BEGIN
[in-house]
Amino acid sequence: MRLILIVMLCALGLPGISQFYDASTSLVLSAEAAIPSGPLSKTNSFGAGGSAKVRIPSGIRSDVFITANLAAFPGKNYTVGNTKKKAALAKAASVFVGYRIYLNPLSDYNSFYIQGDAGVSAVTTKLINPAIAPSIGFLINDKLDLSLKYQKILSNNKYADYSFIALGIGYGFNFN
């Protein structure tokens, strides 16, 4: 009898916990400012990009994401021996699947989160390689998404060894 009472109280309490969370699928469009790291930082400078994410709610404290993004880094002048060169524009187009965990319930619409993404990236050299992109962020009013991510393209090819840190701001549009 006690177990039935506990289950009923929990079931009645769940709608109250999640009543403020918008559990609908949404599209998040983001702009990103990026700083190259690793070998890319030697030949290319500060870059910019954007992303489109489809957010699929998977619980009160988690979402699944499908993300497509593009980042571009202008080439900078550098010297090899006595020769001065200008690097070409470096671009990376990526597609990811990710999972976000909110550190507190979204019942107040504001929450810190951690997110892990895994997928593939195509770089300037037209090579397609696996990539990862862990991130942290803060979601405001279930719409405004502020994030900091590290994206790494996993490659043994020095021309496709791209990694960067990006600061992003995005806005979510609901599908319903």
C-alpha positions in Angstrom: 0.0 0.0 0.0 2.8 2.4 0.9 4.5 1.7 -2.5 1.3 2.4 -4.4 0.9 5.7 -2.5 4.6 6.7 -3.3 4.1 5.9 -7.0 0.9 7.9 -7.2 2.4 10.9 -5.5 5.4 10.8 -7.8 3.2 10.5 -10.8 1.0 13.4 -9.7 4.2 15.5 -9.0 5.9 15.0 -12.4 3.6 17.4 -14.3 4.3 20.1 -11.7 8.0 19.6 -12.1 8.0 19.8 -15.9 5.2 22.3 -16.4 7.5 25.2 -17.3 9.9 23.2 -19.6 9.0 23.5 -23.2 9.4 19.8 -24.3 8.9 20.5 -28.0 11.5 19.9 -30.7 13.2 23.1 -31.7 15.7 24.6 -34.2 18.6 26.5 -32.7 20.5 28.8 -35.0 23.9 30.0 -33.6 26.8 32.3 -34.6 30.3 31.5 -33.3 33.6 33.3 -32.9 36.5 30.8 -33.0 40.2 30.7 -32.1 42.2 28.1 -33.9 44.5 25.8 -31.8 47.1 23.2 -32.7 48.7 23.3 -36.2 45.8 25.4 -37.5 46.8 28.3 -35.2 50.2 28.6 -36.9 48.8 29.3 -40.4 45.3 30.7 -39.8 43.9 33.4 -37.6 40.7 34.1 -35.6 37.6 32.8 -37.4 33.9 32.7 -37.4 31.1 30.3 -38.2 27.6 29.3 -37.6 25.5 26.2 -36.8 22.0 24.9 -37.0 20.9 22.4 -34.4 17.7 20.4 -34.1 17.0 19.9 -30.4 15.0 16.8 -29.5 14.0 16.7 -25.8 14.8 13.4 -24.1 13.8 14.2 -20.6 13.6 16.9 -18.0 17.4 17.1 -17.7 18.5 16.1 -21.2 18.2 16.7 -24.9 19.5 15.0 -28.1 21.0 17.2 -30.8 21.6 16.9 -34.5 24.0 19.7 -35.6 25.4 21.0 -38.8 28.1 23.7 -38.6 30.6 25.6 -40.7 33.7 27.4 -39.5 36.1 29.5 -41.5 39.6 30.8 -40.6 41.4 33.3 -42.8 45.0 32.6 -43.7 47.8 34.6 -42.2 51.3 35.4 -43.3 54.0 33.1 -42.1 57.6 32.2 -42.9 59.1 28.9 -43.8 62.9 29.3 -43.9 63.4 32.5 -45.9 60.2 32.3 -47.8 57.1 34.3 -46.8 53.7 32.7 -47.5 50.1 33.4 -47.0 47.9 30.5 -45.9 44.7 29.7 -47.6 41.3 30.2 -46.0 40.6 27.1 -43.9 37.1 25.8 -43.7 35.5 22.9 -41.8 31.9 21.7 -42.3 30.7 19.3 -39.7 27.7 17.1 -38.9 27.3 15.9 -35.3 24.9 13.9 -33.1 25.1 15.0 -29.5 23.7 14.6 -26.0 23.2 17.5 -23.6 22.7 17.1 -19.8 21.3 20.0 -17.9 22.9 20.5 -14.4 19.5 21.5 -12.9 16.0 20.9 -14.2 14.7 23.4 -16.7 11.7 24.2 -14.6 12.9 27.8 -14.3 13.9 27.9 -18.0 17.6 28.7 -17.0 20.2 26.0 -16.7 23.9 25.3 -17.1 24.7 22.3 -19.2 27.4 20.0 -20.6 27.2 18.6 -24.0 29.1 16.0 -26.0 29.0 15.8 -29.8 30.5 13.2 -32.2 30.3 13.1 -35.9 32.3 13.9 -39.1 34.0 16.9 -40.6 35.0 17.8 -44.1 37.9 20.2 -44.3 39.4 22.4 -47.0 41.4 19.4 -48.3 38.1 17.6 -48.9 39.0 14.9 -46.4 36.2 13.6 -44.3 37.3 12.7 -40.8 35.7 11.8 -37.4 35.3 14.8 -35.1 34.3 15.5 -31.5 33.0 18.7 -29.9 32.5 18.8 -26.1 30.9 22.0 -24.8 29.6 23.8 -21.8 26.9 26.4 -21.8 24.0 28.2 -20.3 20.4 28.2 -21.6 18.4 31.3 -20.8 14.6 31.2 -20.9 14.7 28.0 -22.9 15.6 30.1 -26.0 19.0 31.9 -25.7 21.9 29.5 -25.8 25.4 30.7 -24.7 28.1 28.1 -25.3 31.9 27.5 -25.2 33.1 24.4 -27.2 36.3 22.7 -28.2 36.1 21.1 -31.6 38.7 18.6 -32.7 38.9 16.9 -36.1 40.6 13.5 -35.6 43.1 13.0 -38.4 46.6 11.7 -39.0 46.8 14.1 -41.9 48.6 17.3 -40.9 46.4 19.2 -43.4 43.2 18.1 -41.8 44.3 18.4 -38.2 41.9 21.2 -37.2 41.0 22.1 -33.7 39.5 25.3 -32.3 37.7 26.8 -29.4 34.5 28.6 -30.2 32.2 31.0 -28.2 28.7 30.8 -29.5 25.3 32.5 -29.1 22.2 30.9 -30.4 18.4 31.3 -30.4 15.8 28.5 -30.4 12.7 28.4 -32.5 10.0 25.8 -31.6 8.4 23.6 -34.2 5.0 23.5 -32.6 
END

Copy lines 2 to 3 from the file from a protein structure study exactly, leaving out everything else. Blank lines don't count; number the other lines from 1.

Amino acid sequence: MRLILIVMLCALGLPGISQFYDASTSLVLSAEAAIPSGPLSKTNSFGAGGSAKVRIPSGIRSDVFITANLAAFPGKNYTVGNTKKKAALAKAASVFVGYRIYLNPLSDYNSFYIQGDAGVSAVTTKLINPAIAPSIGFLINDKLDLSLKYQKILSNNKYADYSFIALGIGYGFNFN
């Protein structure tokens, strides 16, 4: 009898916990400012990009994401021996699947989160390689998404060894 009472109280309490969370699928469009790291930082400078994410709610404290993004880094002048060169524009187009965990319930619409993404990236050299992109962020009013991510393209090819840190701001549009 006690177990039935506990289950009923929990079931009645769940709608109250999640009543403020918008559990609908949404599209998040983001702009990103990026700083190259690793070998890319030697030949290319500060870059910019954007992303489109489809957010699929998977619980009160988690979402699944499908993300497509593009980042571009202008080439900078550098010297090899006595020769001065200008690097070409470096671009990376990526597609990811990710999972976000909110550190507190979204019942107040504001929450810190951690997110892990895994997928593939195509770089300037037209090579397609696996990539990862862990991130942290803060979601405001279930719409405004502020994030900091590290994206790494996993490659043994020095021309496709791209990694960067990006600061992003995005806005979510609901599908319903």